The majority of employees in the United States do not have written employment agreements. Because employment agreements are not the norm, they often do not occur to employers as a possibility when hiring a new employee, let alone a requirement. With most employees, the lack of a written agreement is not an issue, except for one glaring exception: commissioned salespersons.
Pursuant to New York labor law, New York employers must have a written agreement in place with each commissioned salesperson. This agreement must be signed by the employer and the employee, and must include a description of how all compensation will be earned and calculated, including any wages, salary, and commissions. If the terms of compensation include a recoverable draw, this must also be addressed in the agreement. For those not in-the-know: A recoverable draw is a fixed amount advanced to an employee within a given time period. If the employee’s commissions during that period exceed the draw amount, the employee is then paid the difference. If the employee earns less in commissions than the draw amount, the employer can deduct the amount of the difference from the employee’s commissions in the next draw period. If such practices are part of the employer’s arrangement with the salesperson, they must be clearly explained in the written agreement, including the frequency with which the draw will be reconciled. The agreement should also detail how all forms of compensation will be calculated upon the employee’s termination or resignation.
In addition, it is vital that written commission agreements address the issue of when commissions are considered “earned.” Are they earned when the employee books the sale? When the client pays in full? How to define “earned” is up to you as the employer, but it should be clearly stated in the agreement. If the agreement is silent or ambiguous on this point, the employer runs the risk that a court reviewing the agreement will construe it against the employer.
The commission agreement is a good place to address other issues as well, such as at-will employment status and the obligation to adhere to the policies set forth in the company’s employee handbook. The agreement should also state whether the employee is exempt or non-exempt from overtime laws. Of course, before making this designation, the employer must educate itself on the applicable exemptions; many employers make the mistake of just assuming their salespersons are covered by the outside salesperson exemption without verifying that the exemption applies to each employee’s particular situation. The requirements for meeting the outside salesperson exemption are quite specific. The exemption applies only if the employee’s “primary duty” is making sales or obtaining orders or contracts for which a consideration will be paid by the client/customer, and the employee “customarily and regularly” works away from the employer’s place or places of business.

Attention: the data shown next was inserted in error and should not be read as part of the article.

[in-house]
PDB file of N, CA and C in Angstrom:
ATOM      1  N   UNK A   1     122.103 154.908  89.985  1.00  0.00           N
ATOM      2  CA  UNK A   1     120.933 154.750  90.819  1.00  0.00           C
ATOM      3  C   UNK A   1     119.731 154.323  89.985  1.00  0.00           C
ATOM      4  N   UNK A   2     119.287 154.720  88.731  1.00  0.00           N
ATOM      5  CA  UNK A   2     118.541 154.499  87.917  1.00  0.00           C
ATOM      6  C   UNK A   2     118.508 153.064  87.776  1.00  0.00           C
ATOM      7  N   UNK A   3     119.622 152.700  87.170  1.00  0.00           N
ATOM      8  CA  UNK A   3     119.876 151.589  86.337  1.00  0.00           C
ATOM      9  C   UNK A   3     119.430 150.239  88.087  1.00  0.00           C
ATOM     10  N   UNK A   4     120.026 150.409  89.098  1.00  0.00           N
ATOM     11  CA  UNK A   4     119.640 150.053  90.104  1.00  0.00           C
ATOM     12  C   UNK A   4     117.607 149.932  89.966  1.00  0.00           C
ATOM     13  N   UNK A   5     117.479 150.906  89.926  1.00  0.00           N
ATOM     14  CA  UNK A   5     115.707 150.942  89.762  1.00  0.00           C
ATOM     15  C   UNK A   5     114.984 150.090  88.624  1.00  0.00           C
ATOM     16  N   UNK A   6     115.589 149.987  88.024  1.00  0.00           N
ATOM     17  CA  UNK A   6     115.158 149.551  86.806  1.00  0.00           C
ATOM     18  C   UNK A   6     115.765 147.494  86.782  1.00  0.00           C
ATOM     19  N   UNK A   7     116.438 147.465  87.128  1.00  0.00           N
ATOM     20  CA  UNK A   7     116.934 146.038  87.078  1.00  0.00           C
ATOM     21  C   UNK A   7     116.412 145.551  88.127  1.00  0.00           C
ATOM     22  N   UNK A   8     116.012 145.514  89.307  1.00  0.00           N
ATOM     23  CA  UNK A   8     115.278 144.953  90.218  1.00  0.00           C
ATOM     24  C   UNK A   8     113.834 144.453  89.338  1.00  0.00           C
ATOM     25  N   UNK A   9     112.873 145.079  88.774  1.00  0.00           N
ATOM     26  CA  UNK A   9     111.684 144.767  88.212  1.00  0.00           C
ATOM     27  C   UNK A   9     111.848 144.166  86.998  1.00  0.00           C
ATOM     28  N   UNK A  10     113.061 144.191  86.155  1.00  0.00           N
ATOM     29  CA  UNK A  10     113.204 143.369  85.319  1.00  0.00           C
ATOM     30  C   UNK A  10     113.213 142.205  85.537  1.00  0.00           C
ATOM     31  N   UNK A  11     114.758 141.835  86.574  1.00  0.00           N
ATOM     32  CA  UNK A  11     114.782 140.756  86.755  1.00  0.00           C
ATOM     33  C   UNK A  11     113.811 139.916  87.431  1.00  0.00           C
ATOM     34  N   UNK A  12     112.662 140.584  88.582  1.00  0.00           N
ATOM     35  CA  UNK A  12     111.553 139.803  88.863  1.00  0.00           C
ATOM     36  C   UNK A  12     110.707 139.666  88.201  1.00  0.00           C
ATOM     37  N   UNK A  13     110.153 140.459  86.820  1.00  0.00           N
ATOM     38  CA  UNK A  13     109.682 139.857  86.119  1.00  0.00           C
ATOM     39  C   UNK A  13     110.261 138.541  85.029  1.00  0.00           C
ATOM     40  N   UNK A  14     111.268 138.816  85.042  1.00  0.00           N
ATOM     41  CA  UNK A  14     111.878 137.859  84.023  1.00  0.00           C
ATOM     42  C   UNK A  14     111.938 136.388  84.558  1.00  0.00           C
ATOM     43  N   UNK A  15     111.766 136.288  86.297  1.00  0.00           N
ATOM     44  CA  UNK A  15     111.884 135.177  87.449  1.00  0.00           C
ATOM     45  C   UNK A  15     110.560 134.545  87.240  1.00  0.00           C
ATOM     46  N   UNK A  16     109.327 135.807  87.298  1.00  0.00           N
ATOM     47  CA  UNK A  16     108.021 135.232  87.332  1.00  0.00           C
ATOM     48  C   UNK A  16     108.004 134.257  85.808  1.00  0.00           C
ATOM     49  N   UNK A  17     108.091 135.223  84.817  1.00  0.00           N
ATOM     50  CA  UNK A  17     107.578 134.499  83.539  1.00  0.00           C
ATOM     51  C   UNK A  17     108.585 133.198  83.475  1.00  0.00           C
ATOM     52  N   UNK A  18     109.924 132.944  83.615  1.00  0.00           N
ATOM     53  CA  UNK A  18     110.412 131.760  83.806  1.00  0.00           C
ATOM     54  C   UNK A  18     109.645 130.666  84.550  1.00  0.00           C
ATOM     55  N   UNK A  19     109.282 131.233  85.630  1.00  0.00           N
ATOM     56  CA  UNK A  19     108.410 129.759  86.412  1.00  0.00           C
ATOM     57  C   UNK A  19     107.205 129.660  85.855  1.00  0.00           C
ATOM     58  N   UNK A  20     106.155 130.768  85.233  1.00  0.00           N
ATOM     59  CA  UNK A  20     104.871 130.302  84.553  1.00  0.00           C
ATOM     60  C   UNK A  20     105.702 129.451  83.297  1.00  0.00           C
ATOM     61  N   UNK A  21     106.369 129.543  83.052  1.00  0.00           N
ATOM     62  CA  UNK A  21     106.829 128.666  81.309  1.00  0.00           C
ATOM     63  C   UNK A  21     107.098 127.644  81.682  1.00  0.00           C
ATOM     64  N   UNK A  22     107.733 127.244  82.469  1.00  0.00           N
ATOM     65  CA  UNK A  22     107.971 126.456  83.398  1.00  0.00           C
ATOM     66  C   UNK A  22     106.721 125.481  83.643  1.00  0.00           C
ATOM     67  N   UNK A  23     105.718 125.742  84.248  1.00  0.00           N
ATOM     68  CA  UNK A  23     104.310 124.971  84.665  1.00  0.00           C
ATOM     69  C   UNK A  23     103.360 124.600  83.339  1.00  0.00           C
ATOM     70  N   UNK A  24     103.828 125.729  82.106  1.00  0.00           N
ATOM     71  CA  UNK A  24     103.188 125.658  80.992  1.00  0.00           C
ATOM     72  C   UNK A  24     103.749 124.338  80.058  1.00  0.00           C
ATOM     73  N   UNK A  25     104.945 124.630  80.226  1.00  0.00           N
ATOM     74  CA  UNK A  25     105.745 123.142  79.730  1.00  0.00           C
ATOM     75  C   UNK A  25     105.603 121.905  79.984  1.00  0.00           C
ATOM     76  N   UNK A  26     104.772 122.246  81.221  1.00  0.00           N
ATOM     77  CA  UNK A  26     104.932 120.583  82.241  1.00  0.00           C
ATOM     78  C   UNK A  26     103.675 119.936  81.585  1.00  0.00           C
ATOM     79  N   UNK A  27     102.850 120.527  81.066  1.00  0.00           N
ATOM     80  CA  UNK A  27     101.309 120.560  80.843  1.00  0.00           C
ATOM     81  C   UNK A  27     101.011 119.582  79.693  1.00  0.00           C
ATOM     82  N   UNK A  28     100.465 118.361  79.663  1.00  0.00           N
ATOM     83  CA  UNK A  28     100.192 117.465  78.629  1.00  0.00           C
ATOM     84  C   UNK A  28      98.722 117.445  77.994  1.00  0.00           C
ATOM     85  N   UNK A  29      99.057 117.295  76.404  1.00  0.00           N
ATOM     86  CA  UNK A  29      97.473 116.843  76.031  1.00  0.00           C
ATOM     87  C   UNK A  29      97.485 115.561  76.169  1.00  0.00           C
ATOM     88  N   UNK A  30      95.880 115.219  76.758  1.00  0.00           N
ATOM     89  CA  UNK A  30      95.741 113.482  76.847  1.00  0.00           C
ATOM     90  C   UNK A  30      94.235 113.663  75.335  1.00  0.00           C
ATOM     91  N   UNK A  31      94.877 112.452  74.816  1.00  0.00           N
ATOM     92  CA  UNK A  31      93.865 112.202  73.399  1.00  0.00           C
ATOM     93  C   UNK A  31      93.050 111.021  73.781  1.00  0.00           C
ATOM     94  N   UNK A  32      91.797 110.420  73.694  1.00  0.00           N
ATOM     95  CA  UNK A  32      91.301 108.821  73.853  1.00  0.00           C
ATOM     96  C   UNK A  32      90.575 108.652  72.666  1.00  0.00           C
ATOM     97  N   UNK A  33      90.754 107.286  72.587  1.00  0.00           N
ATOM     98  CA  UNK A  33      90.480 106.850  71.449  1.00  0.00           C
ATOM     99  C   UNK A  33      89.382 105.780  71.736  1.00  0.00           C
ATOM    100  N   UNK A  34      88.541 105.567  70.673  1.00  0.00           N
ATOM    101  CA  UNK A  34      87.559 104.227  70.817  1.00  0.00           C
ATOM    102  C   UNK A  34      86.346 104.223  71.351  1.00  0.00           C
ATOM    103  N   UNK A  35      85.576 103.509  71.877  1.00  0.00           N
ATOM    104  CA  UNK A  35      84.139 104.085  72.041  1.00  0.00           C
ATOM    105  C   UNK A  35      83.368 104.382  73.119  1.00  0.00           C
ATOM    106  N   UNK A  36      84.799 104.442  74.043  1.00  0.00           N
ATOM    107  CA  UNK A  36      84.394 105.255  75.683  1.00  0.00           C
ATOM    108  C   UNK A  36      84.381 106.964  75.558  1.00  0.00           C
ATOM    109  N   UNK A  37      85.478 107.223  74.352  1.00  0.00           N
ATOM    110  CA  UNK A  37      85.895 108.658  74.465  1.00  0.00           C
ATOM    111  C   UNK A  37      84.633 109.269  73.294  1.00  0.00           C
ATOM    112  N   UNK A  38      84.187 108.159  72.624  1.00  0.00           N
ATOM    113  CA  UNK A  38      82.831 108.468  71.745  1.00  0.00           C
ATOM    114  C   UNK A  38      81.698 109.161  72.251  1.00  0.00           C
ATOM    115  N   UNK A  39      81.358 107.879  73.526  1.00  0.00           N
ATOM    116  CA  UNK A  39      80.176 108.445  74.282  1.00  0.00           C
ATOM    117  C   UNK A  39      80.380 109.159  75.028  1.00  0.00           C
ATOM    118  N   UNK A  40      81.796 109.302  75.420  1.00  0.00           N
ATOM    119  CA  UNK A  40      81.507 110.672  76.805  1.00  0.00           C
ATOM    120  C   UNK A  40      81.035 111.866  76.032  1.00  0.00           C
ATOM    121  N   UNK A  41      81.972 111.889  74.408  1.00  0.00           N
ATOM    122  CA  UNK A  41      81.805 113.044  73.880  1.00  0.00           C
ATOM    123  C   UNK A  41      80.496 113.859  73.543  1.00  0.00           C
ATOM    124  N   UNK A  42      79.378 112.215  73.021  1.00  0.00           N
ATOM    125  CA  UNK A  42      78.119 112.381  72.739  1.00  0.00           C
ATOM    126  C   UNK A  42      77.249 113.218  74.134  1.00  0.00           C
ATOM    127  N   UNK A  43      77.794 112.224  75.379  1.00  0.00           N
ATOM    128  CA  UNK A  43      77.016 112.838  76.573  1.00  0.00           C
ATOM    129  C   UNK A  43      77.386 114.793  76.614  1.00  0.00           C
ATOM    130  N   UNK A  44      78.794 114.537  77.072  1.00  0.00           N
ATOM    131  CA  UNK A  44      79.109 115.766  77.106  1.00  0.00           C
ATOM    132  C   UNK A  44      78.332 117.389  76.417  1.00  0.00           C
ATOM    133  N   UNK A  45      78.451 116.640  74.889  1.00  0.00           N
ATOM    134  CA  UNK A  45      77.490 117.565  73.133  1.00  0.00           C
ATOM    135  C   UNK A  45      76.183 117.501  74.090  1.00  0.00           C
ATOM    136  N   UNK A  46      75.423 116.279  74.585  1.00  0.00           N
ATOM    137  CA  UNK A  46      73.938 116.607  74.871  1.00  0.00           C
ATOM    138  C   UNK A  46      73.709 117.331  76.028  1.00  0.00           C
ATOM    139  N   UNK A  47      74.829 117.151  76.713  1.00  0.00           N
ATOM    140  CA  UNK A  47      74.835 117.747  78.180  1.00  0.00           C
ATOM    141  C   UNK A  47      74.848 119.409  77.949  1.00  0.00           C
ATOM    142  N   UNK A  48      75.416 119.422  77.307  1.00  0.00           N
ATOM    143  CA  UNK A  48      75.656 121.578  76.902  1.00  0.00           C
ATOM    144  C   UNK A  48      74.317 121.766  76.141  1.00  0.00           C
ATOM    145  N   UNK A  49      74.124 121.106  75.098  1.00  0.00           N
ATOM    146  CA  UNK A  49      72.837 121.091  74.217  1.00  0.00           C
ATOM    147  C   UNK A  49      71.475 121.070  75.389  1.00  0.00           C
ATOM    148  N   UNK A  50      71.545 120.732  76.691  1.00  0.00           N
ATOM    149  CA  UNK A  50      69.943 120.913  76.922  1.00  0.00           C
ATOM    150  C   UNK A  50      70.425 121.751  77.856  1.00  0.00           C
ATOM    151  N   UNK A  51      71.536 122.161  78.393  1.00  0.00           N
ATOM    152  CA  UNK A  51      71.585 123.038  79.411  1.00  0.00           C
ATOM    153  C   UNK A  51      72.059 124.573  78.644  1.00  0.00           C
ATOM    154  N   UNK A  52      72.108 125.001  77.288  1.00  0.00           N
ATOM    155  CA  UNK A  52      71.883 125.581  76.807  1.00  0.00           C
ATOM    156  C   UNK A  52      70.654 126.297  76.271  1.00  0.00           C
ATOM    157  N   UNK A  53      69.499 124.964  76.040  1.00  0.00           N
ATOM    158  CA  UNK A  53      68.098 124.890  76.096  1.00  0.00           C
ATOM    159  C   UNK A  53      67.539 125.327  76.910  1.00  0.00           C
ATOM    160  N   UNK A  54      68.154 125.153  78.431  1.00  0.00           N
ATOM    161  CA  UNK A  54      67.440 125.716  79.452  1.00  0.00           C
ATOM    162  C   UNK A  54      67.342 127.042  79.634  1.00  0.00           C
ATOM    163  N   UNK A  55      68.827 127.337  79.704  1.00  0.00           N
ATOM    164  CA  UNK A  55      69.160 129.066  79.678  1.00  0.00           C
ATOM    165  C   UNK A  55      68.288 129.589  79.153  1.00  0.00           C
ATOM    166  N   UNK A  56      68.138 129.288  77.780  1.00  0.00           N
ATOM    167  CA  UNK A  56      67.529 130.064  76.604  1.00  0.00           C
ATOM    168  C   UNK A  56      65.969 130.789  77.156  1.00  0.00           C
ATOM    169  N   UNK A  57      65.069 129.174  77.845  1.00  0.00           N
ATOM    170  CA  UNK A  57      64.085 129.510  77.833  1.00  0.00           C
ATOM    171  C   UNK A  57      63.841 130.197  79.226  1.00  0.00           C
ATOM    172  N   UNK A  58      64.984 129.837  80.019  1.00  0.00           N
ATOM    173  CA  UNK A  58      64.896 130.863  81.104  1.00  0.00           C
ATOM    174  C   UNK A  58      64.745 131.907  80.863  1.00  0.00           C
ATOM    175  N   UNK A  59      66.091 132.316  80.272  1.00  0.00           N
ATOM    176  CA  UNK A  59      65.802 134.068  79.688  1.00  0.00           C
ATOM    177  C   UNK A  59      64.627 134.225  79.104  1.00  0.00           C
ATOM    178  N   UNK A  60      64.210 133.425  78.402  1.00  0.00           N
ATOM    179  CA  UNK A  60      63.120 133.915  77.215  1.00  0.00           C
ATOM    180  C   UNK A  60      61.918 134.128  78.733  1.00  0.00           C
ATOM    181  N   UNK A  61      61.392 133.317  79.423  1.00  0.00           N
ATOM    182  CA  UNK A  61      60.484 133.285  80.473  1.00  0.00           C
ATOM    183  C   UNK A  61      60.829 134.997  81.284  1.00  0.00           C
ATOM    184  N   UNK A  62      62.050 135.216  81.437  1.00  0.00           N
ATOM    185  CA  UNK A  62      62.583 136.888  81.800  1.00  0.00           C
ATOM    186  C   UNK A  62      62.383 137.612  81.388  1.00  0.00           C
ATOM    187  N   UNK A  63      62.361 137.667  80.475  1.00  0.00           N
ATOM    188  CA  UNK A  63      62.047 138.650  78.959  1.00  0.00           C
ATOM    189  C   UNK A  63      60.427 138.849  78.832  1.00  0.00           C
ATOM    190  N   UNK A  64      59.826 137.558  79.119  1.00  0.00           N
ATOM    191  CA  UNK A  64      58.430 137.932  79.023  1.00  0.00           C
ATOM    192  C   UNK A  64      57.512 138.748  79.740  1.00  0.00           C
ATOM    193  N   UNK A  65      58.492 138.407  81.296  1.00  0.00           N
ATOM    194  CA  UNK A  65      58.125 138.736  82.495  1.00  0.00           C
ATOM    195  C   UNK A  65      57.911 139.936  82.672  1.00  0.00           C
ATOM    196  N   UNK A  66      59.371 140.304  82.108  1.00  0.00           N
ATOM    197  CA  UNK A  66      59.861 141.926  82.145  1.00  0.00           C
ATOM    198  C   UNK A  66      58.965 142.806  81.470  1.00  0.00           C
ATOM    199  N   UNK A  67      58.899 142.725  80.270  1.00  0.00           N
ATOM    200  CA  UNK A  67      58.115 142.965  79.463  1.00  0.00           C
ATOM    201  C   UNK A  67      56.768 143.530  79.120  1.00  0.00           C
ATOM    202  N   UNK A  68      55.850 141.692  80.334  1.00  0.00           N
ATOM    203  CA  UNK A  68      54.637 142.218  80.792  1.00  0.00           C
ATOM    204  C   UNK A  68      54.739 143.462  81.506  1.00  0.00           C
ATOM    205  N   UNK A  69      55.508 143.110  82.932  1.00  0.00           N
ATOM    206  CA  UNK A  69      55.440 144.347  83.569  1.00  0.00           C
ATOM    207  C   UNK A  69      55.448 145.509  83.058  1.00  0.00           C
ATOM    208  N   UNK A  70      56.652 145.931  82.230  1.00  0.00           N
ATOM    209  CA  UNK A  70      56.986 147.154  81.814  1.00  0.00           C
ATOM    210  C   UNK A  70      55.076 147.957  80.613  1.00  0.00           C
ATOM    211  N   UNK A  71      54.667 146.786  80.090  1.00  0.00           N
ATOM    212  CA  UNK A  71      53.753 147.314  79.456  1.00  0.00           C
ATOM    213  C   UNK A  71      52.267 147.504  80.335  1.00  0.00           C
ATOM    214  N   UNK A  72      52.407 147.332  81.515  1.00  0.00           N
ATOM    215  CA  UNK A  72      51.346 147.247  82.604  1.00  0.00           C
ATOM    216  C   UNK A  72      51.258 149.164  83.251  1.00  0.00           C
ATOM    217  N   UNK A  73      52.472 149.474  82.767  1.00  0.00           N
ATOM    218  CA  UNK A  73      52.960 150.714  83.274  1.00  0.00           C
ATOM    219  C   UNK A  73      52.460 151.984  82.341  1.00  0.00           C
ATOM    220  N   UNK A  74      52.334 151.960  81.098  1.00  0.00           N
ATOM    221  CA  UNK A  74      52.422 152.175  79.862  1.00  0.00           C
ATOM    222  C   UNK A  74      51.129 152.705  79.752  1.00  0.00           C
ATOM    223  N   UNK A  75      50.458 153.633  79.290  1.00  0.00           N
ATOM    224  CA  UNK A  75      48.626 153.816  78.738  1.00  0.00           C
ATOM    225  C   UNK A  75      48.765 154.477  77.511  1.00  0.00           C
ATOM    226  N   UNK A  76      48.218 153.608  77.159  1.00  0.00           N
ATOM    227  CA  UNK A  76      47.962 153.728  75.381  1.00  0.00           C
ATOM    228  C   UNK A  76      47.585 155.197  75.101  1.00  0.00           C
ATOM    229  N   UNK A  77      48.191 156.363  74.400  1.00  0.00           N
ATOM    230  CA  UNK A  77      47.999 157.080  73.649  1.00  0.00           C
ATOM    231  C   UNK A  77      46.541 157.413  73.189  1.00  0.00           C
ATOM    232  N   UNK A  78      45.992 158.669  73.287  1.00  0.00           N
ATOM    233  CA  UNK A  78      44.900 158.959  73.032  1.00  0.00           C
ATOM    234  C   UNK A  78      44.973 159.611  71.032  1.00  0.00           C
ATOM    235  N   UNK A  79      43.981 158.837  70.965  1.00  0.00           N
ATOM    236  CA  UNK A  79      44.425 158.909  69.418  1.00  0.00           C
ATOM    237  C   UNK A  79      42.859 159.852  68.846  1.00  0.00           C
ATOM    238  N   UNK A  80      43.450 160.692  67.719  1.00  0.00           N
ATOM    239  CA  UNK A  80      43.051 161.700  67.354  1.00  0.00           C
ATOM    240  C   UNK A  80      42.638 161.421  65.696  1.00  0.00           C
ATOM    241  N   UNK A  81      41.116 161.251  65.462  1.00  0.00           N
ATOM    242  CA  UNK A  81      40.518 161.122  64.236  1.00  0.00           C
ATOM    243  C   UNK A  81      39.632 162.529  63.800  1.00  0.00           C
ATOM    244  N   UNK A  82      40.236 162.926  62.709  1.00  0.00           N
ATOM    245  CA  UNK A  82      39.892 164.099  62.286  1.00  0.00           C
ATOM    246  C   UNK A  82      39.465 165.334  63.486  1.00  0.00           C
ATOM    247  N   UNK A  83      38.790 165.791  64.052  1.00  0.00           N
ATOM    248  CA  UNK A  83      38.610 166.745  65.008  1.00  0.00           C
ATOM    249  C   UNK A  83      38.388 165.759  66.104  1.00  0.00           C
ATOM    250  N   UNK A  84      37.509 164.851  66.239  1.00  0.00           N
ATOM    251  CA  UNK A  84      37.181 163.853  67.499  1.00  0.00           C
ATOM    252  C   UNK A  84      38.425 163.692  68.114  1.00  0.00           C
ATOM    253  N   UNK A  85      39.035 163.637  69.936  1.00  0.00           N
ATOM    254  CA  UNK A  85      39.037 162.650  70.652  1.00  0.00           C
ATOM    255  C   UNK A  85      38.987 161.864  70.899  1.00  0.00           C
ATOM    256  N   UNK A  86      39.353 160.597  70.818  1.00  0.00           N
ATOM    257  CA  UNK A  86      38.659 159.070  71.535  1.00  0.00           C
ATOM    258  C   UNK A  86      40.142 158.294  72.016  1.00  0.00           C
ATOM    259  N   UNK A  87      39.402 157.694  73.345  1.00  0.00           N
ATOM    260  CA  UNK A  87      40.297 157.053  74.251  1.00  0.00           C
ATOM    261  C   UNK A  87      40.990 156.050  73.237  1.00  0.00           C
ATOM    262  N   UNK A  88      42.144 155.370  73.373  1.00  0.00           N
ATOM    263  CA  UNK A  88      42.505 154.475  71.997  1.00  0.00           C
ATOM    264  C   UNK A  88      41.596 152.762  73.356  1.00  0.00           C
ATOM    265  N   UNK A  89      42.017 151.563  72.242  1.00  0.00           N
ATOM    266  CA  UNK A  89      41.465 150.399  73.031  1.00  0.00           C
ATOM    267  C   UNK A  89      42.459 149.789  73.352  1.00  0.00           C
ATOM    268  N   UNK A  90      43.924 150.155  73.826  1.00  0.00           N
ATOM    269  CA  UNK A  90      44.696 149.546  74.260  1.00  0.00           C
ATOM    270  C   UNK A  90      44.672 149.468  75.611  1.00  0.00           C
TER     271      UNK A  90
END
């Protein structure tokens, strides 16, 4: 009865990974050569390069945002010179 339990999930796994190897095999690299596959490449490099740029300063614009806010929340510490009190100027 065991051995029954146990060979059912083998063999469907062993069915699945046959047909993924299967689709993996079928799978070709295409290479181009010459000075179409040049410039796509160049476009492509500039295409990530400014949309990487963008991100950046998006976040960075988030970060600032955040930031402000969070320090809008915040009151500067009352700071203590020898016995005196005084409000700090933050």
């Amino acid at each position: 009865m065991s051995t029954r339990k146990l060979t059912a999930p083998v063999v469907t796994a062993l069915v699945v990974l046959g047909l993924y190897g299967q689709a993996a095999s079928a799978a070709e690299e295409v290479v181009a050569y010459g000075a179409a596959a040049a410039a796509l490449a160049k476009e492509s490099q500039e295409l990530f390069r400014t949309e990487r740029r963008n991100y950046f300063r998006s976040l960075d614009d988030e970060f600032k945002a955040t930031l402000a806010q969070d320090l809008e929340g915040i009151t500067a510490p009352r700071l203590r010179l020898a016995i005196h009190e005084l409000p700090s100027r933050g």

Employers should also consider including a non-solicitation covenant in agreements with salespersons, commissioned or otherwise. Because salespersons, by definition, are going to cultivate relationships with your company’s clients, they are well-positioned to poach clients when they leave the company. A well-drafted non-solicitation clause will restrict their ability to do so.
If entering into written agreements with each salesperson on your staff sounds like too much work, bear in mind that, without such an agreement, the Department of Labor will accept as true whatever terms the salesperson says were agreed upon. Thus, this is not a step any employer with commissioned sales staff should be skipping. For assistance in drafting compliant commission agreements, please contact an HR professional at PMP.
Portnoy, Messinger, Pearl & Associates, Inc. is here to answer any questions you have regarding written agreements. Please keep in mind that in addition to our staff of seasoned HR consultants, we also have a staff of experienced employment lawyers on hand to address any questions you may have regarding compliance. Contact us at 800-921-2195 or 516-921-3400. You can also visit our website http://www.pmphr.com/ or e-mail us at info@pmpHR.com.
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